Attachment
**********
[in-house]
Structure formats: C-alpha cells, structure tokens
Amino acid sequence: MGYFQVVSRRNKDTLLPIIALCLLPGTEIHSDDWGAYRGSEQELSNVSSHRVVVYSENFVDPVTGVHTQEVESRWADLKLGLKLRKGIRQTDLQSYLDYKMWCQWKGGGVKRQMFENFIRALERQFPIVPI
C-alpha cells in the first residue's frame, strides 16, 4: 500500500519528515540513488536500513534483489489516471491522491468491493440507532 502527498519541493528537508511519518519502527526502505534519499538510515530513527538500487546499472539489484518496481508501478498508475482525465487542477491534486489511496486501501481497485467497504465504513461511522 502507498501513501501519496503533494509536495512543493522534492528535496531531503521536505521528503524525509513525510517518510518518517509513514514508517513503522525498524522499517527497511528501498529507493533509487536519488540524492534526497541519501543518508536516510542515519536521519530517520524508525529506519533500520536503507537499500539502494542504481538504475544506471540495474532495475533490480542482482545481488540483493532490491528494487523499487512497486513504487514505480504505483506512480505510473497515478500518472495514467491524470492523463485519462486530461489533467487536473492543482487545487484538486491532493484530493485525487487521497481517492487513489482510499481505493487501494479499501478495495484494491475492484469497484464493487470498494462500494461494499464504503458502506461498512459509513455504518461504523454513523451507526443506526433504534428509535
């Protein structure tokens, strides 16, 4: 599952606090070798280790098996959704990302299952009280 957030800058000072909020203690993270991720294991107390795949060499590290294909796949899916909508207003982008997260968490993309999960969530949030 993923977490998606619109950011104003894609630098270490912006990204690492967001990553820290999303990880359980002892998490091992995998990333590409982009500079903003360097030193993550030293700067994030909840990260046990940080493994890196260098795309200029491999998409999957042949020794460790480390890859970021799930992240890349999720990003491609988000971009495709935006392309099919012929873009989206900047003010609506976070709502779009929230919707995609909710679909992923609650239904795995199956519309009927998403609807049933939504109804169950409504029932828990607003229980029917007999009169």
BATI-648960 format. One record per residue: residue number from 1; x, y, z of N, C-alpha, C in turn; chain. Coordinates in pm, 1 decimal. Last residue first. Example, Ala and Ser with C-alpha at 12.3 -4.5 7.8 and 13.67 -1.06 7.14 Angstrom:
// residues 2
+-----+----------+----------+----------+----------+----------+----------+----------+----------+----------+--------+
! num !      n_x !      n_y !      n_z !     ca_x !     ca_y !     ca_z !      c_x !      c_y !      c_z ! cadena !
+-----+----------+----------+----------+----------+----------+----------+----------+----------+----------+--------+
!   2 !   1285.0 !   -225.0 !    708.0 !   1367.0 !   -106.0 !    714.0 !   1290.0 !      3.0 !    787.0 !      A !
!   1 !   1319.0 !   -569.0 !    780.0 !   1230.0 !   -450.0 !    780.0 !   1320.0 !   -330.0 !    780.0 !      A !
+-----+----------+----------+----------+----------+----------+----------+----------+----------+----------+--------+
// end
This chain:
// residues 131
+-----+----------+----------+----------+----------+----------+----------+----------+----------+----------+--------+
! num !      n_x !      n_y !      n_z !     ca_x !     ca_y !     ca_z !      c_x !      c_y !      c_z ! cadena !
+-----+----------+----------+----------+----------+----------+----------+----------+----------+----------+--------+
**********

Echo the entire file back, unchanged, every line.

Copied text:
[in-house]
Structure formats: C-alpha cells, structure tokens
Amino acid sequence: MGYFQVVSRRNKDTLLPIIALCLLPGTEIHSDDWGAYRGSEQELSNVSSHRVVVYSENFVDPVTGVHTQEVESRWADLKLGLKLRKGIRQTDLQSYLDYKMWCQWKGGGVKRQMFENFIRALERQFPIVPI
C-alpha cells in the first residue's frame, strides 16, 4: 500500500519528515540513488536500513534483489489516471491522491468491493440507532 502527498519541493528537508511519518519502527526502505534519499538510515530513527538500487546499472539489484518496481508501478498508475482525465487542477491534486489511496486501501481497485467497504465504513461511522 502507498501513501501519496503533494509536495512543493522534492528535496531531503521536505521528503524525509513525510517518510518518517509513514514508517513503522525498524522499517527497511528501498529507493533509487536519488540524492534526497541519501543518508536516510542515519536521519530517520524508525529506519533500520536503507537499500539502494542504481538504475544506471540495474532495475533490480542482482545481488540483493532490491528494487523499487512497486513504487514505480504505483506512480505510473497515478500518472495514467491524470492523463485519462486530461489533467487536473492543482487545487484538486491532493484530493485525487487521497481517492487513489482510499481505493487501494479499501478495495484494491475492484469497484464493487470498494462500494461494499464504503458502506461498512459509513455504518461504523454513523451507526443506526433504534428509535
């Protein structure tokens, strides 16, 4: 599952606090070798280790098996959704990302299952009280 957030800058000072909020203690993270991720294991107390795949060499590290294909796949899916909508207003982008997260968490993309999960969530949030 993923977490998606619109950011104003894609630098270490912006990204690492967001990553820290999303990880359980002892998490091992995998990333590409982009500079903003360097030193993550030293700067994030909840990260046990940080493994890196260098795309200029491999998409999957042949020794460790480390890859970021799930992240890349999720990003491609988000971009495709935006392309099919012929873009989206900047003010609506976070709502779009929230919707995609909710679909992923609650239904795995199956519309009927998403609807049933939504109804169950409504029932828990607003229980029917007999009169």
BATI-648960 format. One record per residue: residue number from 1; x, y, z of N, C-alpha, C in turn; chain. Coordinates in pm, 1 decimal. Last residue first. Example, Ala and Ser with C-alpha at 12.3 -4.5 7.8 and 13.67 -1.06 7.14 Angstrom:
// residues 2
+-----+----------+----------+----------+----------+----------+----------+----------+----------+----------+--------+
! num !      n_x !      n_y !      n_z !     ca_x !     ca_y !     ca_z !      c_x !      c_y !      c_z ! cadena !
+-----+----------+----------+----------+----------+----------+----------+----------+----------+----------+--------+
!   2 !   1285.0 !   -225.0 !    708.0 !   1367.0 !   -106.0 !    714.0 !   1290.0 !      3.0 !    787.0 !      A !
!   1 !   1319.0 !   -569.0 !    780.0 !   1230.0 !   -450.0 !    780.0 !   1320.0 !   -330.0 !    780.0 !      A !
+-----+----------+----------+----------+----------+----------+----------+----------+----------+----------+--------+
// end
This chain:
// residues 131
+-----+----------+----------+----------+----------+----------+----------+----------+----------+----------+--------+
! num !      n_x !      n_y !      n_z !     ca_x !     ca_y !     ca_z !      c_x !      c_y !      c_z ! cadena !
+-----+----------+----------+----------+----------+----------+----------+----------+----------+----------+--------+